October 19, 2012

Wildlife, Parks and Tourism commission approves hunting, fishing and park regulations

FALL RIVER—The Kansas Wildlife, Parks and Tourism (KWPT) commission conducted a public hearing at Flint Oak, Fall River on Thursday, October 18. In the public hearing portion of the meeting, the Commission acted on a variety of regulations.

The first portion of the hearing was devoted to fishing regulations, which will take effect Jan. 1, 2013. In response to angler feedback, the commission approved a department recommendation to amend regulations concerning the use and movement of live baitfish. To control the spread of aquatic nuisance species (ANS), regulations established in 2011 prohibited anglers from using wild-caught baitfish in any impoundment or pool other than where they were caught. On Thursday, the commission approved a change that will allow anglers to catch bluegill and green sunfish from non-ANS designated waters and use them for bait in other waters.

Other fishing regulation changes include:

• the definition of an artificial lure will be “a man-made fish-catching device used to mimic a single prey item” (an umbrella-type device, such as the Alabama rig, may only contain two lures with hooks);

• Hand fishing permit holders will no longer be required to return a questionnaire after the season;

• several new creel/length limits for specific Kansas waters, including a 20-fish daily creel limit for crappie at Glen Elder Reservoir (anglers should be sure to consult the “What’s New For 2013” section in the 2013 Kansas Fishing Regulations Summary available in January for a list of length and creel limits);

• Chase State Fishing Lake was added to the list of ANS-designated waters due to the recent discovery of zebra mussels;

• a permit was established that will allow tournament anglers to move live fish from ANS designated waters to a weigh-in site; and

• anglers who purchase baitfish from commercial bait dealers shall possess the receipt while fishing with the live baitfish.

Kansas state park motor vehicle permit fees were amended as a result of legislation that established an annual state park “easy pass.” Beginning in 2013, state park patrons will be able to purchase Easy Pass Annual Motor Vehicle permits when they register their vehicles. The easy pass will be valid for one year after purchase and will cost $15. Annual Motor Vehicle permits valid for a calendar year will still be available through KDWPT offices for $22.50 (plus $2.50 vendor and issuance fees). Daily motor vehicle permit pricing was set at $3.50 (plus $2.50 vendor and issuance fees) and a senior/disabled annual motor vehicle permit fee of $11.25 (plus $2.50 vendor and issuance fees) was approved.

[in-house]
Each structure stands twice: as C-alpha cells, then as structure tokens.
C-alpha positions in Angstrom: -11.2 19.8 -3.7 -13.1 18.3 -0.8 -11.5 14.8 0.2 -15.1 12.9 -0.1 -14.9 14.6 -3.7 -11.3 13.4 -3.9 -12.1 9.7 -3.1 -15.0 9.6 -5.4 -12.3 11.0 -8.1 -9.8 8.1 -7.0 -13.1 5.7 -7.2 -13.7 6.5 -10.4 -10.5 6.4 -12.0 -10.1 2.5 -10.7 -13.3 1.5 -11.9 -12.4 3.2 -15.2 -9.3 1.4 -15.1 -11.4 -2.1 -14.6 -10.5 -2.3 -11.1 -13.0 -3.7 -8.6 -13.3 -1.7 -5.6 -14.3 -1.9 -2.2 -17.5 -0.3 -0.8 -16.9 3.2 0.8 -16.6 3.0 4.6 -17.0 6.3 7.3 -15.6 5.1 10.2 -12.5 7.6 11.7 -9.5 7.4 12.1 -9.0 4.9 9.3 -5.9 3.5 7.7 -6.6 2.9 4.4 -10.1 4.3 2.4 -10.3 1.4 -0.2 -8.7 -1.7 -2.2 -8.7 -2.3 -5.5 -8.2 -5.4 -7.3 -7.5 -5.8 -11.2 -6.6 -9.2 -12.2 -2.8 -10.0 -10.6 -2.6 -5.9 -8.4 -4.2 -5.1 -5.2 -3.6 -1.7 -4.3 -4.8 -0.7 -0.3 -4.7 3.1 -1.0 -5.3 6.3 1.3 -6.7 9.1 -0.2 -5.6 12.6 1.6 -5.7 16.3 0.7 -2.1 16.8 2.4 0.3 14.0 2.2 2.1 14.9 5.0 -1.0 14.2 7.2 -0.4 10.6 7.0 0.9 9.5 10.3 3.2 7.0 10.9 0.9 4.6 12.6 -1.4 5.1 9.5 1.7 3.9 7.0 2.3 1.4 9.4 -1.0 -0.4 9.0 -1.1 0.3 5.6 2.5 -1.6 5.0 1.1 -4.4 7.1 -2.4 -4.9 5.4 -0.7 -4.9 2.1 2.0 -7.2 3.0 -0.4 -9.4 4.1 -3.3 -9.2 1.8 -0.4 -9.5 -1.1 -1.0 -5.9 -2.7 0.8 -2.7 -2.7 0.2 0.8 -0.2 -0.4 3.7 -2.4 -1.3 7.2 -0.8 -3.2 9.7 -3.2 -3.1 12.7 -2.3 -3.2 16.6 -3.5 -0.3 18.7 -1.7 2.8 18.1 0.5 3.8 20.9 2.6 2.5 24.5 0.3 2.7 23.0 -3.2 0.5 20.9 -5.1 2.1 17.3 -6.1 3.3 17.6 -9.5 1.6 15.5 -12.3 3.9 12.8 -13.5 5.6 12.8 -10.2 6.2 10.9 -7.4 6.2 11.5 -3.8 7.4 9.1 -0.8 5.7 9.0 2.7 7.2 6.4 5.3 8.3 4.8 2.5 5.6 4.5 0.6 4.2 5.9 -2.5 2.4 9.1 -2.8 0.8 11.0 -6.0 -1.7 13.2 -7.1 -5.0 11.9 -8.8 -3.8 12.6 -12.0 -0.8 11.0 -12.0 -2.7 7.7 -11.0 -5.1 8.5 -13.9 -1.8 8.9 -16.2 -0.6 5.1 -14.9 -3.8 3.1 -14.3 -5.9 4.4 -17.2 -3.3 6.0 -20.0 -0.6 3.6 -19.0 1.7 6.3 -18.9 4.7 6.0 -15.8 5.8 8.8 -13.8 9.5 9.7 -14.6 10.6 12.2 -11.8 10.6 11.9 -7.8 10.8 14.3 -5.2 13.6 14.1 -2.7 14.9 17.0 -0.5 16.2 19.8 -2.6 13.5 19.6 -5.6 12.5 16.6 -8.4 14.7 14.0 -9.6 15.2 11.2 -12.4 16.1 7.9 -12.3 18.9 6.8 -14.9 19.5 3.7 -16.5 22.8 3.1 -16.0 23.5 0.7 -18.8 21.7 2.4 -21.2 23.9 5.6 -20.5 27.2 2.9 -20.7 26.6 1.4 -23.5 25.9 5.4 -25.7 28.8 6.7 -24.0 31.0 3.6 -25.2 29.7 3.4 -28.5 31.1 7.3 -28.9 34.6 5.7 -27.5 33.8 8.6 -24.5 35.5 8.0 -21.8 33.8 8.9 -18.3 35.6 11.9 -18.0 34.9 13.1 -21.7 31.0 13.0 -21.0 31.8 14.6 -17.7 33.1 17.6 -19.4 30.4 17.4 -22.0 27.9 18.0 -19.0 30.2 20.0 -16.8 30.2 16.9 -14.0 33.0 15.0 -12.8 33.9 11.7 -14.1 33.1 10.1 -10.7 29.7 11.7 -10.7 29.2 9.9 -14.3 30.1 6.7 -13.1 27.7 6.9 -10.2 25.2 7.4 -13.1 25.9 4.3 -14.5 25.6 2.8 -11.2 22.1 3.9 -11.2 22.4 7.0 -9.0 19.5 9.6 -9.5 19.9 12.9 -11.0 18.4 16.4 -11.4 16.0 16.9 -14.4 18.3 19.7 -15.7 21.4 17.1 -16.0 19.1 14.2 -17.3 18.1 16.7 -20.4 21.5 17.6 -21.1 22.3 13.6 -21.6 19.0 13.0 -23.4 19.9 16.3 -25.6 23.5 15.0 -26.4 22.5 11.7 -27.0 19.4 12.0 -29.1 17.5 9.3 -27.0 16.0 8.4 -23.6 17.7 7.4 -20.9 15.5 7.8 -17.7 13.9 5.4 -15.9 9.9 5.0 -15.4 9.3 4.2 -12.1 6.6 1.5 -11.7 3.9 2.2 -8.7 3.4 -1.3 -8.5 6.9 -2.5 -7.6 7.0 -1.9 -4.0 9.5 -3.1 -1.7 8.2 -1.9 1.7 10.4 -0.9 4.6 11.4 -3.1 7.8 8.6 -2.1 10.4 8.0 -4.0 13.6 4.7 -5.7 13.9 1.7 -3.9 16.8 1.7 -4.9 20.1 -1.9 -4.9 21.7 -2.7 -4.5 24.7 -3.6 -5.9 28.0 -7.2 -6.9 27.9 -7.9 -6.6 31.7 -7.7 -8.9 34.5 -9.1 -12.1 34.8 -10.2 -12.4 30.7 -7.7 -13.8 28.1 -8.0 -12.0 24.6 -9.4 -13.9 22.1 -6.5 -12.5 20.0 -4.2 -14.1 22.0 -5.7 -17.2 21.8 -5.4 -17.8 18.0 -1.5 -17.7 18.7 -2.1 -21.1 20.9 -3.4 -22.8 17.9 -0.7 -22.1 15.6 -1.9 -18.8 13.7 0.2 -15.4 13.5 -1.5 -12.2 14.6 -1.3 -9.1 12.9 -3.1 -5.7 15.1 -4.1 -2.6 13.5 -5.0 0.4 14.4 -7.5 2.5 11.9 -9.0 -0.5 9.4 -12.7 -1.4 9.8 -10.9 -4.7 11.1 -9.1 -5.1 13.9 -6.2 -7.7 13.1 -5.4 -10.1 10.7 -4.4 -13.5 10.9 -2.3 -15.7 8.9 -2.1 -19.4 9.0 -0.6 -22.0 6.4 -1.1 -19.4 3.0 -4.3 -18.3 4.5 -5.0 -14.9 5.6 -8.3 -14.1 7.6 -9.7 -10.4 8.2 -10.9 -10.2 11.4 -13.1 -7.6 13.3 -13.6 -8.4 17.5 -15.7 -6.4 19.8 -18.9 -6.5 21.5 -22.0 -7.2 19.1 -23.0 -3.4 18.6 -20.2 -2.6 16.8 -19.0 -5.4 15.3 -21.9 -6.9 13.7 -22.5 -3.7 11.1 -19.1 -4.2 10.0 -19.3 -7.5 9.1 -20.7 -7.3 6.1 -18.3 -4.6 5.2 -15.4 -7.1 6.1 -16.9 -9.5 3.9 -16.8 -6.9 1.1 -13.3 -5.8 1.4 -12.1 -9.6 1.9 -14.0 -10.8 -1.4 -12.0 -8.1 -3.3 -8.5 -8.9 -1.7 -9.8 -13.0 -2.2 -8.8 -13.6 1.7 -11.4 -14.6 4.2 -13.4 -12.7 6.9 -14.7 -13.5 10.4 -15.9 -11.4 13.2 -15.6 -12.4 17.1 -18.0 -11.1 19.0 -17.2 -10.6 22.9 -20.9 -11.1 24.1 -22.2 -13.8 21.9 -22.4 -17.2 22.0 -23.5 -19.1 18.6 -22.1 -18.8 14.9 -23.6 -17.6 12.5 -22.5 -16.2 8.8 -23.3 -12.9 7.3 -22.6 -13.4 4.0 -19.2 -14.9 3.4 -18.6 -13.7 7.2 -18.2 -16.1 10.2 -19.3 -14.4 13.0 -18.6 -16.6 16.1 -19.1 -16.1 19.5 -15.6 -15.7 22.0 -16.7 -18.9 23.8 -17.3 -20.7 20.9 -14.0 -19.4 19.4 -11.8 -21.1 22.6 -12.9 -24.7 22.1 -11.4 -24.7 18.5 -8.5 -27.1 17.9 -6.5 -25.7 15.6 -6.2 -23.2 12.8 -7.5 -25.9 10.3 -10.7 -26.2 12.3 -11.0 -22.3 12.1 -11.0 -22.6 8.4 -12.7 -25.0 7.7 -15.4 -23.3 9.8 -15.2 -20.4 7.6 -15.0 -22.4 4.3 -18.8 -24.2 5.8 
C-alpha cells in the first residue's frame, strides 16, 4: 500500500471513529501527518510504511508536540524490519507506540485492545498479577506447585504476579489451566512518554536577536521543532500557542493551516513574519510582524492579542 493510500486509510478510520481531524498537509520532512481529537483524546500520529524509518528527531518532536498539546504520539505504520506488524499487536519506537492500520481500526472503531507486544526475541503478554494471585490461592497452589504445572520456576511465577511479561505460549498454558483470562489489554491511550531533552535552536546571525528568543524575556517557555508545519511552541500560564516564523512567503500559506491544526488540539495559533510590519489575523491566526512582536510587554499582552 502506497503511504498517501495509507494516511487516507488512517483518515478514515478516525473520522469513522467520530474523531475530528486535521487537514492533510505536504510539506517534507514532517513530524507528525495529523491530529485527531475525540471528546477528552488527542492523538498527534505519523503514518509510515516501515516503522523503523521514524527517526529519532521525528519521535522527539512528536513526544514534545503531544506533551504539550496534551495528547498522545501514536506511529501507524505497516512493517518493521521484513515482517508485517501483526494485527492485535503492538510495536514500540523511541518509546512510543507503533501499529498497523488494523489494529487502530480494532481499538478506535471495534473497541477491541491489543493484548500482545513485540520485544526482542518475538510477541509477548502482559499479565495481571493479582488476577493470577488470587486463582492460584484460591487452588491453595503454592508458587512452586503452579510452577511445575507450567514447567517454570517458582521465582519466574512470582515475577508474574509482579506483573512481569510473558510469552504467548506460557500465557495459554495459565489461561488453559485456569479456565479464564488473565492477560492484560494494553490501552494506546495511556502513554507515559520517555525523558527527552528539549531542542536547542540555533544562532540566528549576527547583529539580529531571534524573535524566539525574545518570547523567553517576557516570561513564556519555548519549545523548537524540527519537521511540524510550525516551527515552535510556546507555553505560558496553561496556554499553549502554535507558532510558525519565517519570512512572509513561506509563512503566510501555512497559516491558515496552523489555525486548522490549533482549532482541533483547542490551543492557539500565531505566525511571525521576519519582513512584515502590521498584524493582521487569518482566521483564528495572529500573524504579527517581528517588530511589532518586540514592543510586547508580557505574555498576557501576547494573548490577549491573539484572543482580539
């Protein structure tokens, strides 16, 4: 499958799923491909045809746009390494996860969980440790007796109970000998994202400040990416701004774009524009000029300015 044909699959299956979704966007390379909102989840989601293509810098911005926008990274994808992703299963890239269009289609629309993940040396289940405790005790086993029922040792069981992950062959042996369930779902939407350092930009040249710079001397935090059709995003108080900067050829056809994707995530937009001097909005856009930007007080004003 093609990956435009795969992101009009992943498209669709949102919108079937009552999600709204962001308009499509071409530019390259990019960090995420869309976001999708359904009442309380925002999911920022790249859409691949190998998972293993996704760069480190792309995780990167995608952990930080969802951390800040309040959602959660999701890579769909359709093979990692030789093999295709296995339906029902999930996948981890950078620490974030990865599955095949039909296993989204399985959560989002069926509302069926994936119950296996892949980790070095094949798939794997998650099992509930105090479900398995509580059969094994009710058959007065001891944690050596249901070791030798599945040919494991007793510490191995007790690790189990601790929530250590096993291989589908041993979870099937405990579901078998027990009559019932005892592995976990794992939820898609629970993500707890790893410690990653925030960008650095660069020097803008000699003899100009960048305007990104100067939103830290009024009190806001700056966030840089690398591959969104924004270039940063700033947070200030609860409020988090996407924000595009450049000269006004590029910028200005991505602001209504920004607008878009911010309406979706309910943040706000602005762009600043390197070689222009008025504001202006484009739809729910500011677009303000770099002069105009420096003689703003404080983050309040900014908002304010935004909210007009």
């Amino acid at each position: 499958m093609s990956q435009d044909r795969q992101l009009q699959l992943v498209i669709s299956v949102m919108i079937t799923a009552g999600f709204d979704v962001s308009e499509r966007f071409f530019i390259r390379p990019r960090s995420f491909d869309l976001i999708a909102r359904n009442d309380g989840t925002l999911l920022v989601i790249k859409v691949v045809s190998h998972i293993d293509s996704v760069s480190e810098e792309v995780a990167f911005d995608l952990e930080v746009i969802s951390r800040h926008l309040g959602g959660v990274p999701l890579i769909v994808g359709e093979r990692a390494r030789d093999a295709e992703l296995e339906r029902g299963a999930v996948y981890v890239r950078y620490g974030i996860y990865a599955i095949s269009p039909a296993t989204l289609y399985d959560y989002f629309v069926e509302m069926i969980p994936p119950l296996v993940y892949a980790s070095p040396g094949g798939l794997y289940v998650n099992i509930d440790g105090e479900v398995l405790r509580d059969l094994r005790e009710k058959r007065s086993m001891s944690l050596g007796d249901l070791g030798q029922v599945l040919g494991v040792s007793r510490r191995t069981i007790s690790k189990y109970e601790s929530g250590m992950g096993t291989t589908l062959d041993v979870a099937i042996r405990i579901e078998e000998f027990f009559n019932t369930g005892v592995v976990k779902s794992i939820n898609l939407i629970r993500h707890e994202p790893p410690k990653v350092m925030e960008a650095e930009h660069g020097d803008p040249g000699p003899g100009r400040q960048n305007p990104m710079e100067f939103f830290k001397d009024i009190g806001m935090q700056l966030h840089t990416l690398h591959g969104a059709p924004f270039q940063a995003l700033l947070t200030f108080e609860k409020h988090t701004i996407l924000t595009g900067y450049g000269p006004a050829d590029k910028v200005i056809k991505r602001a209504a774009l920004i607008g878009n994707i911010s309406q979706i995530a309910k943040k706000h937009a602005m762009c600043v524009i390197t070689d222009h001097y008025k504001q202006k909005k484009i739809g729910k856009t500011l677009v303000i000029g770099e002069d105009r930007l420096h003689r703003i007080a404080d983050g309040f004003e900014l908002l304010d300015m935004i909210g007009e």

2012 legislation established a formula to determine restitution values for poached trophy-sized white-tailed deer, mule deer, elk and antelope. On Thursday, the KWPT commission approved a regulation to adopt the Boone and Crockett Club’s gross scoring system for use in the formula. For white-tailed deer, the minimum Boone and Crockett score is 125, and the restitution value would equal the gross score minus 100, squared, then multiplied by $2. For example, a whitetail with antlers that scored 150 would be valued at $5,000 for restitution purposes (150 – 100 = 50 x 50 x $2 = $5,000). Each big game species has a minimum score and a similar formula to determine restitution value.

The Commission approved a regulation that will allow alcoholic liquor on KDWPT-managed land, which was made possible by recent legislative action. Current regulations only allow only 3.2 percent beer. Public land regulations can still prohibit alcohol use on specific areas.

Changes approved in the spring turkey regulations include amending the management units to coincide with the six units established for the 2012 fall season, increasing the bag limit in Unit 1 (northwest Kansas) to 2 birds and allowing hunters who draw one of the limited Unit 4 permits to use that permit in adjacent units.

In final action, the commission approved pricing recommendations and regulations establishing the senior lifetime combination hunting/fishing pass, and senior annual fishing, hunting licenses. With the passage of House Bill 314, hunting and fishing license exemptions for Kansans age 65-74 were eliminated. The commission approved recommendations for fees of $40 (plus $2.50 vendor and issuance fees) for the senior lifetime hunting/fishing combination pass, $9 (plus $2.50 vendor and issuance fees) for an annual senior fishing or hunting license and $18 (plus $2.50 vendor and issuance fees) for an annual senior hunt/fish combination license.

The next KWPT commission meeting is Jan. 10, 2013 in El Dorado.